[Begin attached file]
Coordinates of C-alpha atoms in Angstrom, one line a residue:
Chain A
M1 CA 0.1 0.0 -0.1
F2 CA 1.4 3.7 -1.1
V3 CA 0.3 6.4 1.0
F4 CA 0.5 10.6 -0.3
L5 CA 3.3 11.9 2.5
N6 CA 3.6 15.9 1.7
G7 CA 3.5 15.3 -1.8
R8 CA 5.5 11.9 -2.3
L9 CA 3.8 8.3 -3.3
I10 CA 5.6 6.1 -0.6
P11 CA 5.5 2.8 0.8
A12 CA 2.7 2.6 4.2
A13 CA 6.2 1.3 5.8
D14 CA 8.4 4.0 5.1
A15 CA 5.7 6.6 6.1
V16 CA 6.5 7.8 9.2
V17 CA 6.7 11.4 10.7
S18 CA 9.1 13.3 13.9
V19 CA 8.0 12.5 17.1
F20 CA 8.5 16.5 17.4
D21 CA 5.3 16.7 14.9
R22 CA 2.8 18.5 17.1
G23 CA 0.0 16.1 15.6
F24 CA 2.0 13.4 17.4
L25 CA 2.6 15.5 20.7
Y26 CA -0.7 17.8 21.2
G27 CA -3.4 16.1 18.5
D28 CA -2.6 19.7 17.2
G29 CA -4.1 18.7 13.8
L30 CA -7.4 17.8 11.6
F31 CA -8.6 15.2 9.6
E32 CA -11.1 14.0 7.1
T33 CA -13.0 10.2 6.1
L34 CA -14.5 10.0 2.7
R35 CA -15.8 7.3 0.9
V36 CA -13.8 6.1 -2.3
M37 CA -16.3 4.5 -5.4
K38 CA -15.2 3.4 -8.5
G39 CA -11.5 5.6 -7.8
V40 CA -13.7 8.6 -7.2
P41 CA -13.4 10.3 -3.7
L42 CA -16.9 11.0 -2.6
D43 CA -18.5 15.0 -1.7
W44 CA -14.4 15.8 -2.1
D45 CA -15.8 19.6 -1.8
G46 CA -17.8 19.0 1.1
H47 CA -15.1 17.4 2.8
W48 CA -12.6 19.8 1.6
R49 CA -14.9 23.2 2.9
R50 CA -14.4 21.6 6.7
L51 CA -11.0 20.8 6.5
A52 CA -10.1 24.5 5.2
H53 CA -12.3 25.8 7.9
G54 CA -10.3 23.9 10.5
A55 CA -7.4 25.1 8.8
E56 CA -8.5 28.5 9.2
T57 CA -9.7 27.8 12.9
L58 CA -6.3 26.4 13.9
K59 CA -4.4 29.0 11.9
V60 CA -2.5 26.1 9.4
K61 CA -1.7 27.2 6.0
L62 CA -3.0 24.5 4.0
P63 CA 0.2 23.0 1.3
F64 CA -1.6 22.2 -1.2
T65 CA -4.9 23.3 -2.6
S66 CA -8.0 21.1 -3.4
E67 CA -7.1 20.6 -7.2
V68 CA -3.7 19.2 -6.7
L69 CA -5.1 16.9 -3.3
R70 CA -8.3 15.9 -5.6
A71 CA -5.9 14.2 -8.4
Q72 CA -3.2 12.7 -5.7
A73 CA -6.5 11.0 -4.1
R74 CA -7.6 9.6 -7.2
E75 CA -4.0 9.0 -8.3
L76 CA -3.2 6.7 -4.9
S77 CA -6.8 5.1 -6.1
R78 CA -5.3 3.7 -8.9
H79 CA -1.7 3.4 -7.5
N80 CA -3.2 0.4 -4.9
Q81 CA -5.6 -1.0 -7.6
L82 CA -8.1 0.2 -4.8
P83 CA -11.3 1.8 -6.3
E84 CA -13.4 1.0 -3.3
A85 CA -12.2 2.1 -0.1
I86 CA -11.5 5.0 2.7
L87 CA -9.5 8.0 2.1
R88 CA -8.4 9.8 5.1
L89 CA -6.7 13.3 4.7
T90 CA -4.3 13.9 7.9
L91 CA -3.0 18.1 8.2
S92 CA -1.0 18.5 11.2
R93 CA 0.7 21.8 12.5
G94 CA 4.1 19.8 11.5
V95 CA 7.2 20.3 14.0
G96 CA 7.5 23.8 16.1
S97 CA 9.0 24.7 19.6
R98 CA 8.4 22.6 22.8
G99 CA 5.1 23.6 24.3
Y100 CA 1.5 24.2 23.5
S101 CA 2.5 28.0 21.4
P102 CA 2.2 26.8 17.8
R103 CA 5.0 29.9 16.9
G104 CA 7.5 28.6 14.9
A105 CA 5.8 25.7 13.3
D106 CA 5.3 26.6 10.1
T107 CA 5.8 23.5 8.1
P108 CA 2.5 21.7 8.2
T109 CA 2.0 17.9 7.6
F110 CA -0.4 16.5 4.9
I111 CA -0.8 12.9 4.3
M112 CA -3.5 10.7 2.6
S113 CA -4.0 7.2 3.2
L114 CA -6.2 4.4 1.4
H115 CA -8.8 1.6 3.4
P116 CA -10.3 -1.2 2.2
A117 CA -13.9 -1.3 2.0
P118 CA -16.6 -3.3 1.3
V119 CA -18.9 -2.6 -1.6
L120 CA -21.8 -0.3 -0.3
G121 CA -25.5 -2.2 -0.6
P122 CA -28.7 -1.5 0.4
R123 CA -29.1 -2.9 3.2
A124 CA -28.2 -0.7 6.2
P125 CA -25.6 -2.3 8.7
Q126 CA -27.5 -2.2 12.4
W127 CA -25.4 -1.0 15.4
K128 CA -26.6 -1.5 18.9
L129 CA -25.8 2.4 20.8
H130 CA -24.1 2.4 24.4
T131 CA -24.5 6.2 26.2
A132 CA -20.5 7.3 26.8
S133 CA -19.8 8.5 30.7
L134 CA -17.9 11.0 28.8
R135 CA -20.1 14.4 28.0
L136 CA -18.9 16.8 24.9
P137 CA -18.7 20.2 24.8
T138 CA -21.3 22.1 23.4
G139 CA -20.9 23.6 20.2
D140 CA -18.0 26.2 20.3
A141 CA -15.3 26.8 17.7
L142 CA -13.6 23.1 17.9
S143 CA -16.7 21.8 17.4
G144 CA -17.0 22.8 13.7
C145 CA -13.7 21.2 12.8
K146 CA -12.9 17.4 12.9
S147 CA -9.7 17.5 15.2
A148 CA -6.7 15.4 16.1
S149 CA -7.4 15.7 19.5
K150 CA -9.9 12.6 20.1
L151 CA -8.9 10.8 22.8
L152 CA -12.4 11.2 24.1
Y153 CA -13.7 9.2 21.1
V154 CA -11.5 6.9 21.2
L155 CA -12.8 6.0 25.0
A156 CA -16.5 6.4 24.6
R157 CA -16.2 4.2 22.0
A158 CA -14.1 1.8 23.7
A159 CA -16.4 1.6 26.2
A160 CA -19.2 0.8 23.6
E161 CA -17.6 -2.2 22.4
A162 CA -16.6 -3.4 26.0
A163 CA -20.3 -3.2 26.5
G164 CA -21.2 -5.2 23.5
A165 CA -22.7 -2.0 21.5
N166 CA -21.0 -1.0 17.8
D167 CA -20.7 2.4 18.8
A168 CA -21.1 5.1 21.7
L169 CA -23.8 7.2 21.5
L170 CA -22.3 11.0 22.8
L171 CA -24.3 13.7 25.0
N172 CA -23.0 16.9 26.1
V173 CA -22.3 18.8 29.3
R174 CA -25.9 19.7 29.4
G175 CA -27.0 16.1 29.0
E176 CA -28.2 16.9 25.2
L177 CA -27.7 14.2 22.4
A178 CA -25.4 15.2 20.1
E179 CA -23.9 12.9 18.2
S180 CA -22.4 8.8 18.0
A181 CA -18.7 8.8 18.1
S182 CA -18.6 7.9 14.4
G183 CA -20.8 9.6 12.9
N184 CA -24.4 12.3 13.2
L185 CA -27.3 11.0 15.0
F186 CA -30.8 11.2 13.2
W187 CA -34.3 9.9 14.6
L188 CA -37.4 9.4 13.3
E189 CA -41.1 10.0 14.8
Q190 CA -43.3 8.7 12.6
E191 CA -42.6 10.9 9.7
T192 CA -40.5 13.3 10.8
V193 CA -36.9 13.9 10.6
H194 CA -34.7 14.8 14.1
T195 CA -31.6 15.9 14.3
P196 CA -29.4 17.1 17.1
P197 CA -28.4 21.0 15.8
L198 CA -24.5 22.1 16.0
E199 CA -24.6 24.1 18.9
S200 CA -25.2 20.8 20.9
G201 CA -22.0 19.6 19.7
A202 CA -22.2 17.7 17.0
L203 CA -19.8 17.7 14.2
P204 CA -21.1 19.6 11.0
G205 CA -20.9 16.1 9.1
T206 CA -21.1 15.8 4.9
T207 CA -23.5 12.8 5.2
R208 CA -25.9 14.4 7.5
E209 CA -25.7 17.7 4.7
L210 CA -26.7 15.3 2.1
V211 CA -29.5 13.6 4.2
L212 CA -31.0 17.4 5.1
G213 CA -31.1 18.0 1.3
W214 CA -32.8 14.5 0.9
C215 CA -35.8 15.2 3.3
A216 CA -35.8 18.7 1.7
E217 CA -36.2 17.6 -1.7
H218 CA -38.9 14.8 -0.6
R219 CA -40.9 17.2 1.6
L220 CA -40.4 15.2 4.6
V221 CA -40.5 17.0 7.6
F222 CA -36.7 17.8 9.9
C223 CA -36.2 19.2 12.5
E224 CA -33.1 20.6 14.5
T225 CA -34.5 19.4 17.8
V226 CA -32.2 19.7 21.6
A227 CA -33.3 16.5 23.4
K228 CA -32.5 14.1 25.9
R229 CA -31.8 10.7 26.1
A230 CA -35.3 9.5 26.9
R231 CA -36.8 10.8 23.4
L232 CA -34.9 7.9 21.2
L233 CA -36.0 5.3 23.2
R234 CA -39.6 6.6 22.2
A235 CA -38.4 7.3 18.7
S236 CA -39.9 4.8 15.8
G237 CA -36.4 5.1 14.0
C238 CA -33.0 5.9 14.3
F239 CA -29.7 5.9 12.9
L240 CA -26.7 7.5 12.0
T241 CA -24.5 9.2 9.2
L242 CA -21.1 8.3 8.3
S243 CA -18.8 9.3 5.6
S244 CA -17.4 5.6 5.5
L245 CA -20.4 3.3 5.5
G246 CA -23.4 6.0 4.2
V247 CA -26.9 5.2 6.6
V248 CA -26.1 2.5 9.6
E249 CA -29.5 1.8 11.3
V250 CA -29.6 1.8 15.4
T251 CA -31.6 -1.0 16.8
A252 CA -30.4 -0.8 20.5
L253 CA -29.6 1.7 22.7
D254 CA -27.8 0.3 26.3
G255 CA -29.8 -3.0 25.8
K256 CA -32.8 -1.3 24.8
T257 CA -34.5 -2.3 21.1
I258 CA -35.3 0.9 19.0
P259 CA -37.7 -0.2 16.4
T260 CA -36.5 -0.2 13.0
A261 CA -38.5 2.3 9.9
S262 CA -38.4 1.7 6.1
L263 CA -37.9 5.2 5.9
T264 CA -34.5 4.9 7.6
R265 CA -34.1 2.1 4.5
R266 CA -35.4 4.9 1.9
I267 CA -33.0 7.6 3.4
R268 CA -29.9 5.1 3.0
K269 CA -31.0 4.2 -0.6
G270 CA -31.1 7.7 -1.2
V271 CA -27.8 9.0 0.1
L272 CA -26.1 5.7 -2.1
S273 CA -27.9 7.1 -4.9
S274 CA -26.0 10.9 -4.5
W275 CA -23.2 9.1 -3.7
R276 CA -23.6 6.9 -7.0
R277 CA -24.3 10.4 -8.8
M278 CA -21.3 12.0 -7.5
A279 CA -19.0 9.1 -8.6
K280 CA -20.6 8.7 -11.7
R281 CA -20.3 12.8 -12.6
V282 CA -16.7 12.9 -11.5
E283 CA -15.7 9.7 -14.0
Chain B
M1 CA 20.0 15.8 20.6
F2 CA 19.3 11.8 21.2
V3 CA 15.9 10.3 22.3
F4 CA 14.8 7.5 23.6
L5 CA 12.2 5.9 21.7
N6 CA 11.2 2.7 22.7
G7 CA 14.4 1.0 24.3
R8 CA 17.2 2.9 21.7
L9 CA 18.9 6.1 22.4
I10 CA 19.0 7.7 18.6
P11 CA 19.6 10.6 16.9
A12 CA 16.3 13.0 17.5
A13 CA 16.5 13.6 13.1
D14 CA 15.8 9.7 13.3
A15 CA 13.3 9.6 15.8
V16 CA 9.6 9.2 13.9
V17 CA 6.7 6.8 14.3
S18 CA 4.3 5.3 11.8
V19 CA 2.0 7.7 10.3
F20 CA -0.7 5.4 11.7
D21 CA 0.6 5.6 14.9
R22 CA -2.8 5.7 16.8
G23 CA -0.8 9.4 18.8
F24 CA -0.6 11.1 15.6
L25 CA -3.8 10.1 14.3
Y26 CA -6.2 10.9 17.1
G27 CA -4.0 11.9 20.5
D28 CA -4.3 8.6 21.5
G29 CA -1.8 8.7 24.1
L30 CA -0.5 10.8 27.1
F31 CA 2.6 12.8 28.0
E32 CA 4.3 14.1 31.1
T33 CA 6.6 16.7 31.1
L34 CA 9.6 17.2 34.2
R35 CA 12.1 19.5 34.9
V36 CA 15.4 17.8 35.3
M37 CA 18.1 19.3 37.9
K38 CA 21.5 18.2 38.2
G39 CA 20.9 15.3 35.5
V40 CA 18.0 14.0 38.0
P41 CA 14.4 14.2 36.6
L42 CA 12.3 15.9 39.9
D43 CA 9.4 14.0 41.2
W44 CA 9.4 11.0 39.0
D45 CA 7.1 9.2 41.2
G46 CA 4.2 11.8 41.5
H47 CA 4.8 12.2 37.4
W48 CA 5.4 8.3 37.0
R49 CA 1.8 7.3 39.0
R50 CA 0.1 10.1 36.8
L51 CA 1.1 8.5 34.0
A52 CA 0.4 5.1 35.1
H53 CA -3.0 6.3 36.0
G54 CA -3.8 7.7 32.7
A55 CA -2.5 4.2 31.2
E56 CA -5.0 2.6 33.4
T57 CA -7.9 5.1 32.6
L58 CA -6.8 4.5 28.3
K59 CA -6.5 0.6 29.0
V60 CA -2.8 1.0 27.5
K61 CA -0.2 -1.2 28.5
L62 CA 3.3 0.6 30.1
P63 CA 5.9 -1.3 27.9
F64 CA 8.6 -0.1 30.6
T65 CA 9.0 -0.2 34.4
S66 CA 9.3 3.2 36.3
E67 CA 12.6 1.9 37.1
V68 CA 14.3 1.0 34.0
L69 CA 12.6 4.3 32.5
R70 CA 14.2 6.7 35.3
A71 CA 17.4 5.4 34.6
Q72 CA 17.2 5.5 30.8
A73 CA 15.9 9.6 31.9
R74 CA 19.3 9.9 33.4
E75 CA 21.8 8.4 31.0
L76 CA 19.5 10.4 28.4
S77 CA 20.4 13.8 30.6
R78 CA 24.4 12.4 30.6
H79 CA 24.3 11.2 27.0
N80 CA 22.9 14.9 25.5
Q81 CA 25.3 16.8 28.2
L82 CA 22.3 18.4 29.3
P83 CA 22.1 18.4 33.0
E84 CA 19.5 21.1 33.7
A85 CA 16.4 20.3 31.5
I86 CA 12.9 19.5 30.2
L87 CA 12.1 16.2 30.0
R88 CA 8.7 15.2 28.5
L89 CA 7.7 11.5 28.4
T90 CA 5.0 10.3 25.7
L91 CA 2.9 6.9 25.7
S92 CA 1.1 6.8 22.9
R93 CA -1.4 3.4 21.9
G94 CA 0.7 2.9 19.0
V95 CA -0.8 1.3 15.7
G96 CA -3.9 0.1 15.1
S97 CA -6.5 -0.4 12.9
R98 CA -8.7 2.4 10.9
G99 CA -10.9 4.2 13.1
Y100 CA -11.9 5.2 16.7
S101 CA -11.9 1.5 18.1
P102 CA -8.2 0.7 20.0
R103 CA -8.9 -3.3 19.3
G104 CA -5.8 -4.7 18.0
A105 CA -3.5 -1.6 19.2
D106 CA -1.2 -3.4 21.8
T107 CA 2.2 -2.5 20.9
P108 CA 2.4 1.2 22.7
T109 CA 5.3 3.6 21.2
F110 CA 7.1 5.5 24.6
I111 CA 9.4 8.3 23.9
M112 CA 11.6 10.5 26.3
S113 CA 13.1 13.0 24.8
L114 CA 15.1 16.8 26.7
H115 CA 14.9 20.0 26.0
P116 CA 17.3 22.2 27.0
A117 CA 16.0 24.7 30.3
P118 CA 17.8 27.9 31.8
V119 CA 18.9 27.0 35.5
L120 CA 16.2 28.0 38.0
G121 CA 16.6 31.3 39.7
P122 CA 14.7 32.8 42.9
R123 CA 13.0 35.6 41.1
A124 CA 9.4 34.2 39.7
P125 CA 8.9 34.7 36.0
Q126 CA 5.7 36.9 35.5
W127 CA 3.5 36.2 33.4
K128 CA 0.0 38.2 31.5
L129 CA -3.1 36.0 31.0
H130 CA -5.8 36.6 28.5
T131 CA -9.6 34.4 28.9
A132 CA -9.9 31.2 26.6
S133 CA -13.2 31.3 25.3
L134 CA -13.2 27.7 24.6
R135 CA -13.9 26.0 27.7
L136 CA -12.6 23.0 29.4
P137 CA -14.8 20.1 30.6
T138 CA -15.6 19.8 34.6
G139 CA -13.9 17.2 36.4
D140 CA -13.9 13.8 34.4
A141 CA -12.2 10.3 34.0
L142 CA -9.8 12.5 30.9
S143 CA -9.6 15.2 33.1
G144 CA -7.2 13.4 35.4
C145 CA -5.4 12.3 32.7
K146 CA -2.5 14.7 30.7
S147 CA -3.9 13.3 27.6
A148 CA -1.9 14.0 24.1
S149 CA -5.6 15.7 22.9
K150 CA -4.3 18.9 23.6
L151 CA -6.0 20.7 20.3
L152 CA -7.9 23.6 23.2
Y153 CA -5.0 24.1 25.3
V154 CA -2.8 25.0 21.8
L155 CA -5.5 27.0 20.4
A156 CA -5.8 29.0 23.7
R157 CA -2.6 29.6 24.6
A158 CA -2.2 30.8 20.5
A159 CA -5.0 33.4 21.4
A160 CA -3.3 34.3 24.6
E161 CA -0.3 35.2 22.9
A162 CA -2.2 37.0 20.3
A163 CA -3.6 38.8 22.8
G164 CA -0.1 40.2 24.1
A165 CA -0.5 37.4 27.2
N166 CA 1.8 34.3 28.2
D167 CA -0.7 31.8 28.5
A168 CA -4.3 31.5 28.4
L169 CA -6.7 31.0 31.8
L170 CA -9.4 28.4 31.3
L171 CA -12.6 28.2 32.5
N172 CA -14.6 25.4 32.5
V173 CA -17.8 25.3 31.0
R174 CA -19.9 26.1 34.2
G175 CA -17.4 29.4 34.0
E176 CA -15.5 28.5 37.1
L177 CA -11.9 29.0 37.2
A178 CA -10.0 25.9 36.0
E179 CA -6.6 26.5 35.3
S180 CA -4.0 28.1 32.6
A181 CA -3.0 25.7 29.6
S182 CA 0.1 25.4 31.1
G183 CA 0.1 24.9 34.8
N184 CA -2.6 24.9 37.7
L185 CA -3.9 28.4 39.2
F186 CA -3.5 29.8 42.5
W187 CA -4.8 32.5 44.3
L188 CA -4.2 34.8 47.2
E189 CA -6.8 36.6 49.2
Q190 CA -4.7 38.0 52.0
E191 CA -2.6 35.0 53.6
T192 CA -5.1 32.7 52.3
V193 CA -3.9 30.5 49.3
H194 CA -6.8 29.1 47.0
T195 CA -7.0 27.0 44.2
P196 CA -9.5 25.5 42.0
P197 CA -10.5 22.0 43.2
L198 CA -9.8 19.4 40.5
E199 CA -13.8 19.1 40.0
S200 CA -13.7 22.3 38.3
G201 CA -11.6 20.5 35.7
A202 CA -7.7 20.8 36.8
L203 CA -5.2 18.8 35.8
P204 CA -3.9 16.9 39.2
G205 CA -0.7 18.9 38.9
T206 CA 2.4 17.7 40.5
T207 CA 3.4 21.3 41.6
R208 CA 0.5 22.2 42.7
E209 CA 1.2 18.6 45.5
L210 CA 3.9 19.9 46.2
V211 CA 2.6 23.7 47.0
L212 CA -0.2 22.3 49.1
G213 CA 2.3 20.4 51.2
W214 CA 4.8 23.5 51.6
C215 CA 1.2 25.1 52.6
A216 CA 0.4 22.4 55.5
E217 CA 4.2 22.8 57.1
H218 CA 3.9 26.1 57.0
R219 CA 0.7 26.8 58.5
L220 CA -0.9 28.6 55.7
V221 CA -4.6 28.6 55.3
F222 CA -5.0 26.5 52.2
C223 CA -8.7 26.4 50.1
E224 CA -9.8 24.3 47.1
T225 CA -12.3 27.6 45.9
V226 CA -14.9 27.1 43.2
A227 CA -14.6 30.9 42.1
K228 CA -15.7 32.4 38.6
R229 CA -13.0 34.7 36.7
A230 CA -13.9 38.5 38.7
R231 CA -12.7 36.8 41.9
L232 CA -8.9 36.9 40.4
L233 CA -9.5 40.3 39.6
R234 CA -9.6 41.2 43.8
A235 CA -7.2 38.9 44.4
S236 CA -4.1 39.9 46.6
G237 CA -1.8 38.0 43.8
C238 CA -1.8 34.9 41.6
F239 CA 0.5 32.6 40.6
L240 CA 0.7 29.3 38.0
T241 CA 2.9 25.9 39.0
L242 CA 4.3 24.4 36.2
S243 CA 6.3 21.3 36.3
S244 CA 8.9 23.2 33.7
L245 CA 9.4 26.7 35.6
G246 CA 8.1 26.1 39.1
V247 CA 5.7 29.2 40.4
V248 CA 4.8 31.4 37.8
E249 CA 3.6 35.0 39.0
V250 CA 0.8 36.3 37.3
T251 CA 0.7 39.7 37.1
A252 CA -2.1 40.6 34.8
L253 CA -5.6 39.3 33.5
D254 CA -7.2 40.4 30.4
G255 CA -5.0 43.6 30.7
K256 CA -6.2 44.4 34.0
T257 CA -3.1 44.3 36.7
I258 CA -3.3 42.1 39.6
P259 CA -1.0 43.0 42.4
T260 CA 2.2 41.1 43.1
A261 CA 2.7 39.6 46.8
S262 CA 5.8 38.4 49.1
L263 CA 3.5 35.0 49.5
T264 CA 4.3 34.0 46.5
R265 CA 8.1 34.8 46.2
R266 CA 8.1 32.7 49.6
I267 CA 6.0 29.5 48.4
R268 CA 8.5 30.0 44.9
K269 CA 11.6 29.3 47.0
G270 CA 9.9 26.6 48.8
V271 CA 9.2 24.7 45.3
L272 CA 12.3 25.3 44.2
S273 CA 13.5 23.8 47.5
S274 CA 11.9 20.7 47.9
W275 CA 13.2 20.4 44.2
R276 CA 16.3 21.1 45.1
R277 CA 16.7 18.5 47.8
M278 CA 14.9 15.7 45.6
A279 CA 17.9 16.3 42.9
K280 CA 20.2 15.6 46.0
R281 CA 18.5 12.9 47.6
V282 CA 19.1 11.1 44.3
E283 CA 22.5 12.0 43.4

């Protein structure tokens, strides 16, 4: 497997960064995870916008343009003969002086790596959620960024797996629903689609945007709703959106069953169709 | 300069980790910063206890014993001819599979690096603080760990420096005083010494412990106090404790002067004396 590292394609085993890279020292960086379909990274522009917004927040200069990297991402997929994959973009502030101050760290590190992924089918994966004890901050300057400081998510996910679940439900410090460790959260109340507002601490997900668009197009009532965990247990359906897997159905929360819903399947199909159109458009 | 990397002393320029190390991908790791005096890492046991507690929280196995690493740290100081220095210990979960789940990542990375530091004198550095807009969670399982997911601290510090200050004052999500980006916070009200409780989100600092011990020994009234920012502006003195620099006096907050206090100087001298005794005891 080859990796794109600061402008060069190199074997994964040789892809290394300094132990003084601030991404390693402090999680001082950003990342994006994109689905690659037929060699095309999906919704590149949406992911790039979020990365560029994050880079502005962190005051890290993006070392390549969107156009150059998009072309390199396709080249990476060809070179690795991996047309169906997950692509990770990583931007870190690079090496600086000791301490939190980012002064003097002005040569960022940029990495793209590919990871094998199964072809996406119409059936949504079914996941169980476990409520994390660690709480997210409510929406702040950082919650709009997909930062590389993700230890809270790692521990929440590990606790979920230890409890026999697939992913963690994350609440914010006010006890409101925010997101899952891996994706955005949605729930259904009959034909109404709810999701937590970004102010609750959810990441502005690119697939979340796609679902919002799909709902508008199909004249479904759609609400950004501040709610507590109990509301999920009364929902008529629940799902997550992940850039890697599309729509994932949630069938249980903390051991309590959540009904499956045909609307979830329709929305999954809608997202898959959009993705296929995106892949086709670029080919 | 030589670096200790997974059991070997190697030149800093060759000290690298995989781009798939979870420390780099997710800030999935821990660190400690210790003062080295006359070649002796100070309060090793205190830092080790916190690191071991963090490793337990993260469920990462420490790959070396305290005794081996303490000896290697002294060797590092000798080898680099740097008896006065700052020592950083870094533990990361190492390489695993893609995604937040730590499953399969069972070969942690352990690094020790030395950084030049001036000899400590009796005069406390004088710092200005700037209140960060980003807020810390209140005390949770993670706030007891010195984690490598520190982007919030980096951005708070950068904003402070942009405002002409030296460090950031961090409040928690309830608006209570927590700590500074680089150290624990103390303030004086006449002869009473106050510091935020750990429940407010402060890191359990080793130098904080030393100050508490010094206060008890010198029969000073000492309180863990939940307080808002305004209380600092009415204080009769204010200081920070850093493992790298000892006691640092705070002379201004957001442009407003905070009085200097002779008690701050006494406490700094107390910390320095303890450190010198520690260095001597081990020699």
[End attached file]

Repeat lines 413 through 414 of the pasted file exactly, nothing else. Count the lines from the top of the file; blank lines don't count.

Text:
W127 CA 3.5 36.2 33.4
K128 CA 0.0 38.2 31.5